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From Warren Wade

February 12, 2014
Wetzel Chronicle

Dear Editor,

Although smoking cigarettes is directly related to a greater number of deaths, alcohol undoubtedly causes more misery. The health and social cost of alcohol abuse are staggering-fatalities, medical bills, lost work, and family problems. Alcohol is one of the three main causes of death in modern societies. Some 18 million Americans have a serious drinking problem, and about 10 million are alcoholics. Alcohol abuse and dependence is three times more prevalent in males than in females. And people who begin drinking before age 15 are four times more likely than those who begin later to become alcoholics.

Alcohol can damage virtually every organ in the body, but it is especially harmful to the liver and is a major cause of cirrhosis, which kills 26,000 people each year. Alcohol can cause stomach problems such as indigestion, nausea, diarrhea, and ulcers.

One-half of long-term, heavy drinkers suffer damage to their skeletal muscles, and one-third sustain damage to their heart muscle. Alcohol increases the risk of many cancers, including cancer of the liver, mouth, throat, tongue, and voice box.

C.T. scans show brain shrinkage in a high percentage of alcoholics, even in young people and in those who appear to be intact mentally. Moreover, healthy drinking can cause cognitive impairment and seizures. The only good news in recent studies is that some of the effects of alcohol on the brain seem to be partially reversible with prolonged abstinence.

In 1956, the American Medical Association declared that alcoholism is a disease and that it is treatable.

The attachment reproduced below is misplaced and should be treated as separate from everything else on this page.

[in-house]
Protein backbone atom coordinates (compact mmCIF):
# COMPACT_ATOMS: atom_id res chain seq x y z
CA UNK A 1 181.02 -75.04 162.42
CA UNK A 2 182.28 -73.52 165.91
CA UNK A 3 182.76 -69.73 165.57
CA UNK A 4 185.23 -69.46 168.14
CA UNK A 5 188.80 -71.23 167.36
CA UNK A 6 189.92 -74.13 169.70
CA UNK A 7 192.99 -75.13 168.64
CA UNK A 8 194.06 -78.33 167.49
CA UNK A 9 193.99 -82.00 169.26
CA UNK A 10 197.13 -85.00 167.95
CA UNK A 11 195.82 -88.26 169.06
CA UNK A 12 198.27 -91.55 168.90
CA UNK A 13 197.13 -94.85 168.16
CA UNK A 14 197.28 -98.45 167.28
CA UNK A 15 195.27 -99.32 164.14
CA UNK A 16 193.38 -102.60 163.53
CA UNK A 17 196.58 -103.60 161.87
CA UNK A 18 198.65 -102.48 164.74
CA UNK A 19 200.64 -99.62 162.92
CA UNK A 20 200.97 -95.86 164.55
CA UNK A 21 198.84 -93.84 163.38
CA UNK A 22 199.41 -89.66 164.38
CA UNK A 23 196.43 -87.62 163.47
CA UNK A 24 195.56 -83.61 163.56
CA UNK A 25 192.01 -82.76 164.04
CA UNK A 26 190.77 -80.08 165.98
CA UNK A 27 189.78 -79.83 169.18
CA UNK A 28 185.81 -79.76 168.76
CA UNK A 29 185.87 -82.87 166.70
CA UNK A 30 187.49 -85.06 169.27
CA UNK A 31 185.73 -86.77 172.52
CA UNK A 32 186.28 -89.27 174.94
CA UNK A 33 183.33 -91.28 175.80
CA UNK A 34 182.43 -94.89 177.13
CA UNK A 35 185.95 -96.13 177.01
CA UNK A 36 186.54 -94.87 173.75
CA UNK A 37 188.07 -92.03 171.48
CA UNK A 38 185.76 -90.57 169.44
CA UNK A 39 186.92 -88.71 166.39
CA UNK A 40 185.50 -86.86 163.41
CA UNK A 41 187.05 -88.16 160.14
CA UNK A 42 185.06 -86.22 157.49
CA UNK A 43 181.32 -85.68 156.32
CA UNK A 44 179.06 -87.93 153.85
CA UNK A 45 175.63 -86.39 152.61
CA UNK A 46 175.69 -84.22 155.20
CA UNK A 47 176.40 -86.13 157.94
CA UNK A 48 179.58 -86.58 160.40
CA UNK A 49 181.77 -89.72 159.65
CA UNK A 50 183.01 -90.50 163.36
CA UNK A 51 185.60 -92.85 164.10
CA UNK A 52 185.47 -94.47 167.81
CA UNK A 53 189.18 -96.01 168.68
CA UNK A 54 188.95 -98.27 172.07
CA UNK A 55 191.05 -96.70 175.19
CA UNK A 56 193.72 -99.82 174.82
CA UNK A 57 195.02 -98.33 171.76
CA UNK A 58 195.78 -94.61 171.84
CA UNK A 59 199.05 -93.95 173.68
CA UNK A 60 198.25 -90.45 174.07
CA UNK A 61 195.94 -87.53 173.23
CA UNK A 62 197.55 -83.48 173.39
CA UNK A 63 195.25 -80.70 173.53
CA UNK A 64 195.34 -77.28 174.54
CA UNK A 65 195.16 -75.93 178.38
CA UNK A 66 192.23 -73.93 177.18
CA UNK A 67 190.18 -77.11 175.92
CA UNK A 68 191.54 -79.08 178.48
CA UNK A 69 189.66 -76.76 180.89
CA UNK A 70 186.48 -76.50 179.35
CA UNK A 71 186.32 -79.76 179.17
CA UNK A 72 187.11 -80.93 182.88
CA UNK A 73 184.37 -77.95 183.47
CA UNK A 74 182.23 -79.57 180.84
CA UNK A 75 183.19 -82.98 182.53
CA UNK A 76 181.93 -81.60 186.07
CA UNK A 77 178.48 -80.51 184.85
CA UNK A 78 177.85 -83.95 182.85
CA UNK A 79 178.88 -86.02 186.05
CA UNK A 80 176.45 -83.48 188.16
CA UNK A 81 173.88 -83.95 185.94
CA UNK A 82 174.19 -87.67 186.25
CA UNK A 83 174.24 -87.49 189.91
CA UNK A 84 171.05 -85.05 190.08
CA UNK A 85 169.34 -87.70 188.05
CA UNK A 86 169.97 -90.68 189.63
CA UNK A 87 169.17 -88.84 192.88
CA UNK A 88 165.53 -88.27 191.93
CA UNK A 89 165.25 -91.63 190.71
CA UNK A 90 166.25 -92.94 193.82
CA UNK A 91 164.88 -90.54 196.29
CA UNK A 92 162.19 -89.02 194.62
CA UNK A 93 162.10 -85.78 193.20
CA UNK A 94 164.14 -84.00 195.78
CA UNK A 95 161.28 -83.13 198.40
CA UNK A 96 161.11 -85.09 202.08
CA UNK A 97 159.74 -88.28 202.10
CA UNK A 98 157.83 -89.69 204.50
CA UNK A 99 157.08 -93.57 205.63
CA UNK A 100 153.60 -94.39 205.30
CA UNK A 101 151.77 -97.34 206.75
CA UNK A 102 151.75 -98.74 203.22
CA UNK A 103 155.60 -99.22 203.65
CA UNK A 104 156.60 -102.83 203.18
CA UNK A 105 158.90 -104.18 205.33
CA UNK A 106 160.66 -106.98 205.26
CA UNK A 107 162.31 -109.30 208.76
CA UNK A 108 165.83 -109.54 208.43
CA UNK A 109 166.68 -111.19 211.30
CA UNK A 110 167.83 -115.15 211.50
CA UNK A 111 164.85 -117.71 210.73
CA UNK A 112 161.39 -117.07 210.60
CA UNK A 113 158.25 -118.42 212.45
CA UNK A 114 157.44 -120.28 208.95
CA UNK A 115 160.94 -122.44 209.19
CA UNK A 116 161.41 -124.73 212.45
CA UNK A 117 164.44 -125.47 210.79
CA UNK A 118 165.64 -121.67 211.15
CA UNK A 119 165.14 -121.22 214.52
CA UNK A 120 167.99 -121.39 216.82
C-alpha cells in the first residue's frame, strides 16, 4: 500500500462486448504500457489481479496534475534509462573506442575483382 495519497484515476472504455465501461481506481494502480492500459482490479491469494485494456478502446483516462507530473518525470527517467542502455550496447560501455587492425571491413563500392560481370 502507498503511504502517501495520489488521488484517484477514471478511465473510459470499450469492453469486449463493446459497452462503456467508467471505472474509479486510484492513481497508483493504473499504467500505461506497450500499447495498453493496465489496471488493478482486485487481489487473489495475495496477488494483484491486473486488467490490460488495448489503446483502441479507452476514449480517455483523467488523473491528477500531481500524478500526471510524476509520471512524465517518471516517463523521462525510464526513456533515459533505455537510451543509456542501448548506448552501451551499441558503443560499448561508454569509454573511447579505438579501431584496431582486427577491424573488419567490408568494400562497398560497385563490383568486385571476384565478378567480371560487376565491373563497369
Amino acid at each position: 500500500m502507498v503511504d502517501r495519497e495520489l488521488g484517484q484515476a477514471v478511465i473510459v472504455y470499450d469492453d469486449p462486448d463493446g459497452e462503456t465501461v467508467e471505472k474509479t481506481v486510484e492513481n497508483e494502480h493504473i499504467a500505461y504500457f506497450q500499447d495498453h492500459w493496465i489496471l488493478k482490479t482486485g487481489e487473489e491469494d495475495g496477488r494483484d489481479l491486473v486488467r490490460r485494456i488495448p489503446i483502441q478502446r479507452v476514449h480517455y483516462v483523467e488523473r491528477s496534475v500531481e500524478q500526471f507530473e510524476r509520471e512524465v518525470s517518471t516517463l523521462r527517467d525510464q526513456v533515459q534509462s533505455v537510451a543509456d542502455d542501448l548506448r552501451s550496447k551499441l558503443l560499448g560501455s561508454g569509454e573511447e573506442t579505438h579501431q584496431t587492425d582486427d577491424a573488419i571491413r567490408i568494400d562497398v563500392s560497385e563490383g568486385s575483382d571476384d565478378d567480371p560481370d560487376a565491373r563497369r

You probably think of inoperable cancer or severe emphysema as fatal diseases, but not addiction. However, addiction can be as fatal. Toxic effects of constant alcohol use can cause death through medical complications, such as liver disease and heart failure. Other addiction-related causes of death include strokes, heart attacks, and respiratory arrests. Most deaths related to addiction involve a traumatic event.

Many of us know first-hand. We have lost family members or friends as a result of alcohol and drug-related medical problems, car accidents or suicide. You may have had serious suicidal thoughts or have attempted suicide. Maybe you have been involved in domestic violence where you or someone you know was at risk for permanent injury or death. Perhaps you have lost friends or acquaintances to a drug overdose, AIDS, or some other disease as a result of intravenous drug use.

It's something to think about! Chase your dreams, not drugs!

Sincerely,

Warren Wade #31735

St. Marys Correctional Center

 
 
 

 

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